The piercing sound of a whistle cut through the calm. A speedboat, carrying five or six uniformed men, all armed, pulled alongside. They ordered the boat’s driver to turn off the engine. A second, much bigger vessel soon arrived — “CHINESE COAST GUARD” in bold lettering on its side — making clear what they already knew: It was over.
A year before, mass protests had erupted in their city, turning these young Hong Kongers into street fighters and international advocates. After Beijing passed a draconian new national security law that would crush the territory’s remaining freedoms and impose long prison sentences on pro-democracy activists, they tried to flee — only to be apprehended in international waters by China. The account of their capture at sea is described here for the first time from court documents obtained by The Washington Post and people familiar with how the event unfolded.
Among those on board was a man who would soon emerge for Beijing as a prized capture: Andy Li Yu-hin. More than three years later, his place in the remaking of Hong Kong in China’s image is becoming clear.
On Monday, Hong Kong’s highest profile trial since the 2020 crackdown will begin. Li’s testimony will be key to the government’s case against Jimmy Lai, the billionaire media mogul and founder of Apple Daily, the independent newspaper that has now been shut down. Lai is charged under the national security law with “colluding with foreign forces.” The Hong Kong authorities will use the prosecution to paint a narrative of the 2019 protests as a U.S.-directed plot aimed at destabilizing China, instead of the grass-roots-organized demonstrations they were, lawyers and analysts familiar with the case say.
Li, a 33-year-old gifted programmer who during the protests became a significant player in international lobbying and fundraising efforts, has already pleaded guilty under the national security law for his own role in the democracy movement, and he is expected to tie Lai to an alleged foreign conspiracy against Hong Kong and China.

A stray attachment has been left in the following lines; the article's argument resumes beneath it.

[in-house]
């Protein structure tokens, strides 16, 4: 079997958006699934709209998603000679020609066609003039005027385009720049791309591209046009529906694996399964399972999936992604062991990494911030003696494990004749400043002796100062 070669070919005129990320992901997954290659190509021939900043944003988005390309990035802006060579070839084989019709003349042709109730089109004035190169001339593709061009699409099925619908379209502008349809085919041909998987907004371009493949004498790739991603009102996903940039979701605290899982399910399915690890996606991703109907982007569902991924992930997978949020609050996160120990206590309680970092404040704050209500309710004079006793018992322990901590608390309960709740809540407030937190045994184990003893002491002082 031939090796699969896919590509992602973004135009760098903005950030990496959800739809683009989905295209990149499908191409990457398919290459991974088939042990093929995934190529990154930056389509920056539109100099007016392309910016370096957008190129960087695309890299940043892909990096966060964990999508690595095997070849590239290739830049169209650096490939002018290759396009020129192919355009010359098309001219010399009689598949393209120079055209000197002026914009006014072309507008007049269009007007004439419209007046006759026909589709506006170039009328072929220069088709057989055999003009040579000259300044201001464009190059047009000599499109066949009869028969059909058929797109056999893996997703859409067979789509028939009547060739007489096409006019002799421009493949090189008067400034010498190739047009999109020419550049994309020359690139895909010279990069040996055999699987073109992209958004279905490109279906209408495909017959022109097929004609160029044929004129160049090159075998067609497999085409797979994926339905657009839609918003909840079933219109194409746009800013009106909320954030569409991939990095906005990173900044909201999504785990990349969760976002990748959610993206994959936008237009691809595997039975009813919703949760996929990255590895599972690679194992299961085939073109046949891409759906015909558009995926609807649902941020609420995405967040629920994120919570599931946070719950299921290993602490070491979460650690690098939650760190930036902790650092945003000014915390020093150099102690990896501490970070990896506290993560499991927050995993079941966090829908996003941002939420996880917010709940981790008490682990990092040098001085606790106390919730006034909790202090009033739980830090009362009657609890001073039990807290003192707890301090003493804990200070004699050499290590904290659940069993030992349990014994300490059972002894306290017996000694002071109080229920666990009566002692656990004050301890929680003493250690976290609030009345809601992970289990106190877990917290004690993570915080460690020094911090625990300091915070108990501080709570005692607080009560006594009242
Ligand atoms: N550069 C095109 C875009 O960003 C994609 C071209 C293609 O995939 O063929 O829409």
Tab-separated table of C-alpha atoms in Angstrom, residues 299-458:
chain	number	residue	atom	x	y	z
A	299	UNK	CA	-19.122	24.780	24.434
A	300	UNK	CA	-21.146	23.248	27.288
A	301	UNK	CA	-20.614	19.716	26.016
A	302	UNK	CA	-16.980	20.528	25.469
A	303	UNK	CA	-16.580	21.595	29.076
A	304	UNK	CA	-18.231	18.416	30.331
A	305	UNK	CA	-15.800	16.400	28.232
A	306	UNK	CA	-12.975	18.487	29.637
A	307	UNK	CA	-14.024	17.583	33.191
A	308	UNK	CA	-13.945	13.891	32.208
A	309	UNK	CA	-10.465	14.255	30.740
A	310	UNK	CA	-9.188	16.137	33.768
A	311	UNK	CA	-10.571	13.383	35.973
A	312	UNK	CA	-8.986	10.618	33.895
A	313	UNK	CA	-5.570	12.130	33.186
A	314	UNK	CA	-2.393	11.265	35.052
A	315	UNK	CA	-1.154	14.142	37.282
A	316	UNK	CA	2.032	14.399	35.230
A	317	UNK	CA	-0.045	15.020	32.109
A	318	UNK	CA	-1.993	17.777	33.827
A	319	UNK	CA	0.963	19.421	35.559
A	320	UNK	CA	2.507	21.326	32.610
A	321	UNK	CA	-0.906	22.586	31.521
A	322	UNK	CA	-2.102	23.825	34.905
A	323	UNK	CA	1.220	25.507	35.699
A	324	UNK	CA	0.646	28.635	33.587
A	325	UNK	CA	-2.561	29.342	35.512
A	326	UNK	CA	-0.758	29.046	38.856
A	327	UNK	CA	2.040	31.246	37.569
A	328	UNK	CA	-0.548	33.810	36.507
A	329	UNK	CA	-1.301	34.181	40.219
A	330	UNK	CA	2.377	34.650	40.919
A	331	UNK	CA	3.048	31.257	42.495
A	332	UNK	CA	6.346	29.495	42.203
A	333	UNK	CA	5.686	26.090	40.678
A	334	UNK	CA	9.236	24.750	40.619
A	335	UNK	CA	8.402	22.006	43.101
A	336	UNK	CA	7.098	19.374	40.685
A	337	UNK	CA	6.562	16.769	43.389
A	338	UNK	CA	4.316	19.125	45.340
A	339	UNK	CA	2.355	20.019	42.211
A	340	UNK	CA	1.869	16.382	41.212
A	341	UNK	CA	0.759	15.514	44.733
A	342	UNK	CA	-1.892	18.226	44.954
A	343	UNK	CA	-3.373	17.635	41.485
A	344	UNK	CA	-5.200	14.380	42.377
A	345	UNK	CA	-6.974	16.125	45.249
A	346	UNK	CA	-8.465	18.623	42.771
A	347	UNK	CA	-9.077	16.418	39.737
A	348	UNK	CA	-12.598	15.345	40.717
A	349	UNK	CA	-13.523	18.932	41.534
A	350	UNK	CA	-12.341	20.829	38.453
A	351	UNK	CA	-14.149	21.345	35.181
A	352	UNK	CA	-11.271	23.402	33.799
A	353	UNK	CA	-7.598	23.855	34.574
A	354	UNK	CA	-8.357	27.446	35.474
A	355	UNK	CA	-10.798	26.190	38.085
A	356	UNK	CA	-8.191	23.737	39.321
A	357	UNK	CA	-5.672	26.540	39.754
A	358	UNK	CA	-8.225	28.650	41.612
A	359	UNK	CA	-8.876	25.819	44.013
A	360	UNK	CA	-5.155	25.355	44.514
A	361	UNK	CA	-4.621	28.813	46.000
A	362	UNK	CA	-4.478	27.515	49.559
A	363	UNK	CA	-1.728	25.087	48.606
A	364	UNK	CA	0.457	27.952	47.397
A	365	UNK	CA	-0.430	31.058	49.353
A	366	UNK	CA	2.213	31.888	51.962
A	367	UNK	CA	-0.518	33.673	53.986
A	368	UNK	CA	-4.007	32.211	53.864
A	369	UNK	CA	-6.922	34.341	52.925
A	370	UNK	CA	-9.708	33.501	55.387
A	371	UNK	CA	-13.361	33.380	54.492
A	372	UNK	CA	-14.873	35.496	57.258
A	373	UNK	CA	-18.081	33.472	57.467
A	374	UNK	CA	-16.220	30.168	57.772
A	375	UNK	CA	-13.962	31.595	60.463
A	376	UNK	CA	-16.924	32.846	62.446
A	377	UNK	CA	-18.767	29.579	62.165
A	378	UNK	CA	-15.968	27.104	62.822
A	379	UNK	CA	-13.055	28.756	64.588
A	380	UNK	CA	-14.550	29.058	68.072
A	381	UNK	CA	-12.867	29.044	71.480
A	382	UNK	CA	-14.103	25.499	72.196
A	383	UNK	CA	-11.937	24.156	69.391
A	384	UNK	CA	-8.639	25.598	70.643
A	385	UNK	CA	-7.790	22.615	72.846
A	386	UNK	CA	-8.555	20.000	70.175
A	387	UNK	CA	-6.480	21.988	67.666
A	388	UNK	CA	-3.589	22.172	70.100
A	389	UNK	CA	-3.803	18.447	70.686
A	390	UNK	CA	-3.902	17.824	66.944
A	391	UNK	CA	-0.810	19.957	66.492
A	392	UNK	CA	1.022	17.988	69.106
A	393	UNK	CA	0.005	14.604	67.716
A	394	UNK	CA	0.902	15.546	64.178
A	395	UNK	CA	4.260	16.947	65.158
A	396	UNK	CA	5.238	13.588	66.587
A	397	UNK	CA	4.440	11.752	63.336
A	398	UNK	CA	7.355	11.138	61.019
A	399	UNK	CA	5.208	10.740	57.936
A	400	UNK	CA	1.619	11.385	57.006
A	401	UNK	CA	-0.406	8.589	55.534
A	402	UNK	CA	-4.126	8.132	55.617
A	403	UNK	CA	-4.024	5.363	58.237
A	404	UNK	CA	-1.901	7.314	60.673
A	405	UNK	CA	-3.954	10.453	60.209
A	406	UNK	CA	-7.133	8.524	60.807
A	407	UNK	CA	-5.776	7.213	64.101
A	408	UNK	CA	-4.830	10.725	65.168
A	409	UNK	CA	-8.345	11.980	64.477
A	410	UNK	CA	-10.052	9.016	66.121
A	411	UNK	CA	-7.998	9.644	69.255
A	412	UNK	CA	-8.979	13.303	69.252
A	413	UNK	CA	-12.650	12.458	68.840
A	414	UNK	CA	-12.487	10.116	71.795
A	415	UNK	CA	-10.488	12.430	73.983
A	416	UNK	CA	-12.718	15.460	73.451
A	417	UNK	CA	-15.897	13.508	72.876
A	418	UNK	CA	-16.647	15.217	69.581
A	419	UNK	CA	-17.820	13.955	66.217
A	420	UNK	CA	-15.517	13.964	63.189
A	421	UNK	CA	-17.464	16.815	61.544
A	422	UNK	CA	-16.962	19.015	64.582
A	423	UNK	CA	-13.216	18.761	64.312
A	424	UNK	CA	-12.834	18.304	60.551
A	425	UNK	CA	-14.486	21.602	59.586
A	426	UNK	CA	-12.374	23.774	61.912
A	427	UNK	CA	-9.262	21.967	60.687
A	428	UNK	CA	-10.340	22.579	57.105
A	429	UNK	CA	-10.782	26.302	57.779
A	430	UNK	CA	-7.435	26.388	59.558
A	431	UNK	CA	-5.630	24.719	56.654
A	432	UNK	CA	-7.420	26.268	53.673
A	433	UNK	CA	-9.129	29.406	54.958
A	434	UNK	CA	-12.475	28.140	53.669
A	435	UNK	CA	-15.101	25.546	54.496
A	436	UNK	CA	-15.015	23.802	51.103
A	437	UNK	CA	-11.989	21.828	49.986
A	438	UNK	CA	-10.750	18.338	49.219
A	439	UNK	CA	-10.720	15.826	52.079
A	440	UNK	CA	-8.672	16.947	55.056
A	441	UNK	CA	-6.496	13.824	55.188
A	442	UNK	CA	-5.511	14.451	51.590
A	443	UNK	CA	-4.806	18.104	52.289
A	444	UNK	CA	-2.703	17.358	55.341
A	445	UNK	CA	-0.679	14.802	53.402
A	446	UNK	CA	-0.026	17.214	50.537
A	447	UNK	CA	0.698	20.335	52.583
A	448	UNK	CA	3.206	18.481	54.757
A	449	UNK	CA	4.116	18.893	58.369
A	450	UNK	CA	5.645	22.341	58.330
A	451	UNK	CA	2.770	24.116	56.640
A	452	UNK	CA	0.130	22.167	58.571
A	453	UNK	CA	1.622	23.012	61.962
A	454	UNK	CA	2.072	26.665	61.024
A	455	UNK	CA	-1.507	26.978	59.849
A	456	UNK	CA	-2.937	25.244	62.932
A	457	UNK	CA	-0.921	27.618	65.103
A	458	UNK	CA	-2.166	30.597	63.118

But Li was mistreated while in Chinese custody, a year-long Washington Post examination of the case found, raising questions about whether his testimony will be voluntary and reliable. The Post’s reporting reveals previously undisclosed details about the coercive treatment of the 12 escapees, especially Li, by Chinese authorities, and Li’s reemergence and continued detention in Hong Kong after seven months of isolation in China.
“They have a plot line, a kind of story,” said Beatrice Li, Andy’s sister, of the prosecution. “And they need to fit the characters in.”
This story draws on court documents from both Hong Kong and mainland China, CCTV footage and letters from prison obtained or reviewed by The Post, as well as interviews with multiple people familiar with the experiences of those on the boat and their detention on the mainland, and with people close to both Li and Lai. Some people spoke on the condition of anonymity because of the sensitivity of the case or because they feared for their own security; most spoke exclusively to The Post. They said they agreed to be interviewed because they fear the case will be used to rewrite the narrative of Hong Kong’s 2019 protests and wanted a historical record of the facts.
The confluence of events that brought the mogul and the former activist together as defendant and witness is testament to how far the independence of the city’s courts has eroded since the national security law was imposed by Beijing in June 2020, lawyers and democracy activists say — and how the Hong Kong courts now resemble the system of justice in mainland China where coerced testimony is routinely used to secure convictions. Hong Kong police have started airing confessions from jailed protesters on television, mirroring the long-established practice of public, forced confessions in China.
“We don’t have any faith in the process within Hong Kong,” said Caoilfhionn Gallagher, the Irish human rights lawyer who leads Lai’s international legal team. “Jimmy Lai is being prosecuted under a law which should not exist, in a system which has become profoundly unfair.”